Increased anterior chamber pressure also known as intraocular pressure can result from conditions such as glaucoma and trauma. The pressure in the anterior chamber is measured using tonometer. Measurement of the intraocular pressure is essential, as it requires immediate medical attention to alleviate pain and to avoid temporary or permanent damage to intraocular structures. Bedside ocular ultrasound (US) has gained popularity in recent years. It has been used to assess intracranial pressure via optic nerve sheath diameter (ONSD) and evaluate retinal detachment, vitreous hemorrhage, or pupillary reflex in a trauma patient...
June 2015: American Journal of Emergency Medicine
Jennifer Singleton, Alon Dagan, Jonathan A Edlow, Beatrice Hoffmann
Idiopathic intracranial hypertension (IIH), also referred to as pseudotumor cerebri, is a condition of raised intracranial pressure (ICP) with unknown etiology. Sonographic measurement of optic nerve sheath diameter (ONSD) has been shown to be a reliable, noninvasive method to characterize elevated ICP in a variety of settings. However, little is known about the immediate response of ONSD to an acute reduction in ICP after lumbar puncture. We describe a case of an emergency department patient with IIH in whom we identified real-time change in ONSD correlated with a decrease in cerebrospinal fluid pressure after a therapeutic lumbar puncture...
June 2015: American Journal of Emergency Medicine
Getaw Worku Hassen, Isaac Bruck, Joseph Donahue, Benjamin Mason, Brett Sweeney, Weafue Saab, Jeremy Weedon, Neal Patel, Kenneth Perry, Hussein Matari, Rajnish Jaiswal, Hossein Kalantari
BACKGROUND: Ultrasound (US) measurement of the optic nerve sheath diameter (ONSD) has been utilized as an indirect assessment of intracranial pressure. It is usually performed by trained ultrasonographers. OBJECTIVES: To evaluate whether or not emergency physicians (EP) are capable of measuring the ONSD accurately by US. MATERIALS AND METHODS: A retrospective measurement of ONSD was conducted on computed tomography (CT) scans of the head or facial bones...
April 2015: Journal of Emergency Medicine
Patrick Czorlich, Till Burkhardt, Volker Knospe, Gisbert Richard, Eik Vettorazzi, Lars Wagenfeld, Manfred Westphal, Jan Regelsberger, Christos Skevas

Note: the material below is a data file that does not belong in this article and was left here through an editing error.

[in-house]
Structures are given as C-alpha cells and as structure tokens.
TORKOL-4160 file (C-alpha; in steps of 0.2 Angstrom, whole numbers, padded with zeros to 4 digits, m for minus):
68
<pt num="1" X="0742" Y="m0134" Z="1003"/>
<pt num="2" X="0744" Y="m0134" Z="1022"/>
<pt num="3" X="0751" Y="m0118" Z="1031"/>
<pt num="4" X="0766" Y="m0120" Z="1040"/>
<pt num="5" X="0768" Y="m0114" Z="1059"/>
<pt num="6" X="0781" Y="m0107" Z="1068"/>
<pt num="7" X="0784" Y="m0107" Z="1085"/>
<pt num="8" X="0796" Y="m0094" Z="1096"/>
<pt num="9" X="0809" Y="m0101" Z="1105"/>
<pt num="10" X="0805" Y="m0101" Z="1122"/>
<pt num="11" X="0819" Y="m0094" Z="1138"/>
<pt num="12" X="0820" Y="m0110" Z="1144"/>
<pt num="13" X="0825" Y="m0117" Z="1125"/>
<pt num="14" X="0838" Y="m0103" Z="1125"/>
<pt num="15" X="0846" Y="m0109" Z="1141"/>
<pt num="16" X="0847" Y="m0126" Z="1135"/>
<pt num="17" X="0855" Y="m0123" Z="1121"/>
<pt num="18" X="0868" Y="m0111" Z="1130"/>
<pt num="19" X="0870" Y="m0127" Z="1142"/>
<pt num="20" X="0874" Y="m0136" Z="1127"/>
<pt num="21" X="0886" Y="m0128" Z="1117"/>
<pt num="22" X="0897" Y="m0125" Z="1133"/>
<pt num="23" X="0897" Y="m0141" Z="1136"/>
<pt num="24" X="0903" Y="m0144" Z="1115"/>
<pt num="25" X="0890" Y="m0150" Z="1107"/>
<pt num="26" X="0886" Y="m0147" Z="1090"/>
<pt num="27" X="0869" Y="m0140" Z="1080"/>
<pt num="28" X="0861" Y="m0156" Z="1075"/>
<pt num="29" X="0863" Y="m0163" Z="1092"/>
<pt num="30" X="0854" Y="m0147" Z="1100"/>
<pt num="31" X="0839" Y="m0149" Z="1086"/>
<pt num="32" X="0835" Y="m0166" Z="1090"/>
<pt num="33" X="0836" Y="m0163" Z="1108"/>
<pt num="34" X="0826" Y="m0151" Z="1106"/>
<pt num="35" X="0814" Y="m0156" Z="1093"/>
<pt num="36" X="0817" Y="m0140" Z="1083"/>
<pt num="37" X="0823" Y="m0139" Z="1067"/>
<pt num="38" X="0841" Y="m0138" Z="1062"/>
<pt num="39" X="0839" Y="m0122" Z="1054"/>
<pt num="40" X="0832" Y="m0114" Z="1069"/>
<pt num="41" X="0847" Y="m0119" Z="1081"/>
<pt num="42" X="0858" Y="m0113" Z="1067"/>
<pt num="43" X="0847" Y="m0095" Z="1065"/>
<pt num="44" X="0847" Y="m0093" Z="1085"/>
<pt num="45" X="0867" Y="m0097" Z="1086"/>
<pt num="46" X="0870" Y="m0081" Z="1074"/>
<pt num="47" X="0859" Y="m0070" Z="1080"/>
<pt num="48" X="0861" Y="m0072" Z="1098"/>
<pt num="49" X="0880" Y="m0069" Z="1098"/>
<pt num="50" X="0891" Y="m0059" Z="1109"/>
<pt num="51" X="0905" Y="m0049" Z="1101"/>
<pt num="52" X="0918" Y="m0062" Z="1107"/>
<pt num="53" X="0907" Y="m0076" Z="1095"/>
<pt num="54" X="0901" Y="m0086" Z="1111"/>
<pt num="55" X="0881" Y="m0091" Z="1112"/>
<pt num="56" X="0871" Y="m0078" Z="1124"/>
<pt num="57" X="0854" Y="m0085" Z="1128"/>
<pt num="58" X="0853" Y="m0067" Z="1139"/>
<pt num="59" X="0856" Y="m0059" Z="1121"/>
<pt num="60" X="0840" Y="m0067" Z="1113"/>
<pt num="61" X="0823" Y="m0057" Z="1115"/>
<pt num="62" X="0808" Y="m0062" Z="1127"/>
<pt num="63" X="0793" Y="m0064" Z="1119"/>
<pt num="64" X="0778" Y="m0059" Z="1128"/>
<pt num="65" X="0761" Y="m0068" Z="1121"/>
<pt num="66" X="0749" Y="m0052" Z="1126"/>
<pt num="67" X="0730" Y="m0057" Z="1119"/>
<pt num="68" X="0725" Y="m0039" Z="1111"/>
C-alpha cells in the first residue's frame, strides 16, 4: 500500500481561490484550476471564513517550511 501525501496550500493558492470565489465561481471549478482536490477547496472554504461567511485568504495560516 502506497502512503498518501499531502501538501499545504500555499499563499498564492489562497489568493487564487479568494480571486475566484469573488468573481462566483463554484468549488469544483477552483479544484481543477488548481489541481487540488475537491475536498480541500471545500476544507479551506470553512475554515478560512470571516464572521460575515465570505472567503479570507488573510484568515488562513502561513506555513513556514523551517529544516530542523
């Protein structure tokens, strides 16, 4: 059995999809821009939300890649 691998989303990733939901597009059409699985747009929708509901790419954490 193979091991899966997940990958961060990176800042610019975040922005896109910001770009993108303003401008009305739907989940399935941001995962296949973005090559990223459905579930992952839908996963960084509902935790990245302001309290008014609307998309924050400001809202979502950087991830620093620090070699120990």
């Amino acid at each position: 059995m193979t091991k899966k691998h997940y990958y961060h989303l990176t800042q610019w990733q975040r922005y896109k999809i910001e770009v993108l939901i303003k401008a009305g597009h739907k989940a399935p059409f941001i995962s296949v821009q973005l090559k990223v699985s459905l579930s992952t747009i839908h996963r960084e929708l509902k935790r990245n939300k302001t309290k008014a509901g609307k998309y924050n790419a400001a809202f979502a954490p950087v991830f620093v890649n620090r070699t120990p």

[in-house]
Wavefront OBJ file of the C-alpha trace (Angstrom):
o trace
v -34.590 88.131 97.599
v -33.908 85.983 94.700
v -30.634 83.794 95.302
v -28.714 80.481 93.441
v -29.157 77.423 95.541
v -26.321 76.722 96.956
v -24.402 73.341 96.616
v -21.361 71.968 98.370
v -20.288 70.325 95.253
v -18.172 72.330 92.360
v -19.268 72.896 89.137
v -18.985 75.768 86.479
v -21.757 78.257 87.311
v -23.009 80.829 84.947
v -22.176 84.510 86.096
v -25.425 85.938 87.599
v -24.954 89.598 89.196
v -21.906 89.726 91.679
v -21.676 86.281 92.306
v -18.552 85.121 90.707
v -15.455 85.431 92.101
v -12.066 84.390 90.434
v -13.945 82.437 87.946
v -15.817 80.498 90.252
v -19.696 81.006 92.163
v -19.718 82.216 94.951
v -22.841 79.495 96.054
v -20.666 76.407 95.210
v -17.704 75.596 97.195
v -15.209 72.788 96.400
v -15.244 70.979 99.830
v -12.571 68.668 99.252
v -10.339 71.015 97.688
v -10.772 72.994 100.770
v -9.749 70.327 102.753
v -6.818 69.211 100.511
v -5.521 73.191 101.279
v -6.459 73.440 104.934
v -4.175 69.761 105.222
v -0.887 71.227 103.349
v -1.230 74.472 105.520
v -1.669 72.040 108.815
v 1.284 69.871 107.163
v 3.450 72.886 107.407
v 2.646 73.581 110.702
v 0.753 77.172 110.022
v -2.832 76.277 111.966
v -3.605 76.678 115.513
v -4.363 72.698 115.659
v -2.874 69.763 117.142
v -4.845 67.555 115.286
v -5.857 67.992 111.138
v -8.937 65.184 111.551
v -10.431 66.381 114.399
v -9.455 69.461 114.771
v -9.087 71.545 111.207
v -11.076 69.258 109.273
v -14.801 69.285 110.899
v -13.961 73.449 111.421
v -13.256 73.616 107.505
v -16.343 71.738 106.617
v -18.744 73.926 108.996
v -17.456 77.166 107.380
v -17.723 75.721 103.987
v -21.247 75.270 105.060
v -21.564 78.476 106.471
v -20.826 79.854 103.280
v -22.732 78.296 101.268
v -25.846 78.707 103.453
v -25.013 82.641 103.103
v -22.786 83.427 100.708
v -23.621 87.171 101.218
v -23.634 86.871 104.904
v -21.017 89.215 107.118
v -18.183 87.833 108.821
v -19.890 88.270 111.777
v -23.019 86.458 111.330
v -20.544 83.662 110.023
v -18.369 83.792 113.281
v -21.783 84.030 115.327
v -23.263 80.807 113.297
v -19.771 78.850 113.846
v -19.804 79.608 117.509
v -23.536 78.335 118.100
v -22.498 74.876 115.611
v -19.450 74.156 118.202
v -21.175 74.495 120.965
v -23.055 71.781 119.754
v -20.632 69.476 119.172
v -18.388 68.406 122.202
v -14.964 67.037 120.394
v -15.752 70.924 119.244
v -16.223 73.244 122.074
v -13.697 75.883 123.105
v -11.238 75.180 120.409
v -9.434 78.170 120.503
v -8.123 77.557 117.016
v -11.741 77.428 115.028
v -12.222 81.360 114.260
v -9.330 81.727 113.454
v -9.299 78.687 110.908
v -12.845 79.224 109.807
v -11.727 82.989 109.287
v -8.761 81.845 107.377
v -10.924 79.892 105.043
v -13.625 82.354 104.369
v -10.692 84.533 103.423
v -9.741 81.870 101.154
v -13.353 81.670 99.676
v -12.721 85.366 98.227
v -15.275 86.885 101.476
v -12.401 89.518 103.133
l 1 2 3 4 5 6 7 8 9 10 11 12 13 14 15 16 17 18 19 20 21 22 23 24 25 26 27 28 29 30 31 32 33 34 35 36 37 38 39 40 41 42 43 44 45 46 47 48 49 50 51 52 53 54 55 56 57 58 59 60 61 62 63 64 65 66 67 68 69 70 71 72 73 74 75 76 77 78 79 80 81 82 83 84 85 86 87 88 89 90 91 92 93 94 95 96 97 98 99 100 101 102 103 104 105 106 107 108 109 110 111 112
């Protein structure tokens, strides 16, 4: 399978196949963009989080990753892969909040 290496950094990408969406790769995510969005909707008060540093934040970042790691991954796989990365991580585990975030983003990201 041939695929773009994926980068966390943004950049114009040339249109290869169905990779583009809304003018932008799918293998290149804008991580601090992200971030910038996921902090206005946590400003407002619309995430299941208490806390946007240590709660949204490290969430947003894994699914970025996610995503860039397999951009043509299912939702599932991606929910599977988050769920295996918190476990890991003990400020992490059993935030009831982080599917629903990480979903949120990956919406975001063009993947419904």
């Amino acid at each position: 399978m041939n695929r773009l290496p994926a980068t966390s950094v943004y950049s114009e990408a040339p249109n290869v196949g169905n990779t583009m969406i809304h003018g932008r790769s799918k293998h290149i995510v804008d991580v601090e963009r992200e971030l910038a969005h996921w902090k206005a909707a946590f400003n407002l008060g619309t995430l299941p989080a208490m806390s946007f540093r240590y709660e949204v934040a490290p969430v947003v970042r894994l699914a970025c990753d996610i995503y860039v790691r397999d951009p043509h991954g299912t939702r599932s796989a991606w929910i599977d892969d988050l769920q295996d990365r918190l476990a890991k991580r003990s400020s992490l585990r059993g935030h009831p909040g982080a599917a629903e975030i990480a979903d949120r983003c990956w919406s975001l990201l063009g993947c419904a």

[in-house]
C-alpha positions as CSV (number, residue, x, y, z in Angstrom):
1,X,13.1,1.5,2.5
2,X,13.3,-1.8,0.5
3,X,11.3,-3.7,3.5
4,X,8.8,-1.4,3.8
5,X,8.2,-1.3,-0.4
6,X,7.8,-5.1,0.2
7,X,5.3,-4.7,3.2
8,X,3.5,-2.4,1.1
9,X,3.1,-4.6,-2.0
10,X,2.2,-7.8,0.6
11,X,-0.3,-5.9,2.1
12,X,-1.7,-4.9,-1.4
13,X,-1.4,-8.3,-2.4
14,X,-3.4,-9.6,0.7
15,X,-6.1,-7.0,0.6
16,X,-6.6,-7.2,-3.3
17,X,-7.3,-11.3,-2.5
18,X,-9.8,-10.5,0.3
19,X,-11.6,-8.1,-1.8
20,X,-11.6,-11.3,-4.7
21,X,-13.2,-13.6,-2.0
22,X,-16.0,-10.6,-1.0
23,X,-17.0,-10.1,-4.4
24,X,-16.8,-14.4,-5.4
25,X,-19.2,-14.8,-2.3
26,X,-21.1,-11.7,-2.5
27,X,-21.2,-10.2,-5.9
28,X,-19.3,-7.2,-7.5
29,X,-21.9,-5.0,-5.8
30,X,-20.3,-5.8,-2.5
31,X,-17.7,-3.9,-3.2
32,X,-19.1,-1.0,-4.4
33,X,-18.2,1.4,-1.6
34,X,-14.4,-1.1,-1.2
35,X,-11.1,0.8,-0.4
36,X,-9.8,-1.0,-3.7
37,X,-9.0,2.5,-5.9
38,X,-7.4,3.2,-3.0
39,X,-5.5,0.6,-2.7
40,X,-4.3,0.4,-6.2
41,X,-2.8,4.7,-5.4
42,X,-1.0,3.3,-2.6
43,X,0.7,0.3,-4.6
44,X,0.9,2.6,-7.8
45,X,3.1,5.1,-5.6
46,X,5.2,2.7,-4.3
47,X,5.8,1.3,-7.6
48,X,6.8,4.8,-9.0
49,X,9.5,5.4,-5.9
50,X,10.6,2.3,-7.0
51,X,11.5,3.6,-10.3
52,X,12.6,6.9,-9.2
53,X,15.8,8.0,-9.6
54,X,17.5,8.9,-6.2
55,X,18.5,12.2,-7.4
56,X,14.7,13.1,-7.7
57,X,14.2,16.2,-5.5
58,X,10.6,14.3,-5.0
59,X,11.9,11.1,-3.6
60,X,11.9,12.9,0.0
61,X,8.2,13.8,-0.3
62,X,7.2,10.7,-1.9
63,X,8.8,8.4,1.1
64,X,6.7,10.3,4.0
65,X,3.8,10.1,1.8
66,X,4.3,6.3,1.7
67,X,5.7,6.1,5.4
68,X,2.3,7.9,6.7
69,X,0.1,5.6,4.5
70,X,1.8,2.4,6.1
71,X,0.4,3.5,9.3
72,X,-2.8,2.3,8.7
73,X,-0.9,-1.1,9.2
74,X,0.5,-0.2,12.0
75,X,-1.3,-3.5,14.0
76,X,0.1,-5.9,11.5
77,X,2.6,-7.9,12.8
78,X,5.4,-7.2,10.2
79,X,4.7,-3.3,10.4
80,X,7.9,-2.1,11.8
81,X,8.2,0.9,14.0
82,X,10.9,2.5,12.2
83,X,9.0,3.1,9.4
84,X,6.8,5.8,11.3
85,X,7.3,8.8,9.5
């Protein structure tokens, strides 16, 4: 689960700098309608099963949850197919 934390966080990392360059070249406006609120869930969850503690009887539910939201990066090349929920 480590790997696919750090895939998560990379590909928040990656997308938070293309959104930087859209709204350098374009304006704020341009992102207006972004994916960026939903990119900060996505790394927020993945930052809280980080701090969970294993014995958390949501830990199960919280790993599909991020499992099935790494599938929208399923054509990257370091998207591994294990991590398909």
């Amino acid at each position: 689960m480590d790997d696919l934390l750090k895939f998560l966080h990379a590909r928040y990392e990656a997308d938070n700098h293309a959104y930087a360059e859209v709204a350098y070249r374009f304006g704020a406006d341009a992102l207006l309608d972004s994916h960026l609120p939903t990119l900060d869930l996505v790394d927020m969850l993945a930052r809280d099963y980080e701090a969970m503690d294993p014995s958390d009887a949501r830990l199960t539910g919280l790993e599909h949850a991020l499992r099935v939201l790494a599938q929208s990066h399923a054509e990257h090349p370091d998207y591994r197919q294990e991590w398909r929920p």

INTRODUCTION: Intraocular hemorrhage in patients suffering from aneurysmal subarachnoid hemorrhage is known as Terson's syndrome and is an underestimated but common pathology. We therefore designed a prospective single-blinded study to evaluate the validity of ocular ultrasound compared to the gold standard indirect funduscopy in the diagnosis of Terson's syndrome. MATERIAL AND METHODS: Fifty-two patients (104 eyes in total) suffering from aneurysmal subarachnoid hemorrhage were enrolled in this study...
2014: PloS One
Chetan G Shirodkar, S Manimala Rao, Dnyaneshwar P Mutkule, Yogesh R Harde, Pradeep M Venkategowda, M Uma Mahesh
BACKGROUND AND AIMS: The aim was to evaluate efficacy of optic nerve sheath diameter (ONSD) by ultrasound as a noninvasive method for detecting raised intracranial pressure (ICP) in intensive care unit, to compare with computed tomography/magnetic resonance imaging (MRI) findings of raised ICP and to prognosticate ONSD value with treatment. MATERIALS AND METHODS: We conducted a prospective, observational study on 101 adults by including 41 healthy individuals in group A as control and 60 patients in group B admitted with fever, headache, vomiting, and altered sensorium...
November 2014: Indian Journal of Critical Care Medicine
Terrell S Caffery, J Nelson Perret, Mandi W Musso, Glenn N Jones
OBJECTIVE: The purpose of this study was to determine if patients with nontraumatic causes of elevated intracranial pressure (ICP) could be identified by ultrasound measurement of optic nerve sheath diameter (ONSD). It was hypothesized that an ONSD greater than or equal to 5 mm would identify patients with elevated ICP. METHOD: This was a prospective observational trial comparing ONSD with ICP measured by opening pressure manometry on lumbar puncture (LP). The cohort consisted of a convenience sample of adult patients presenting to the emergency department, requiring LP...
December 2014: American Journal of Emergency Medicine
2014-10-08 20:51:56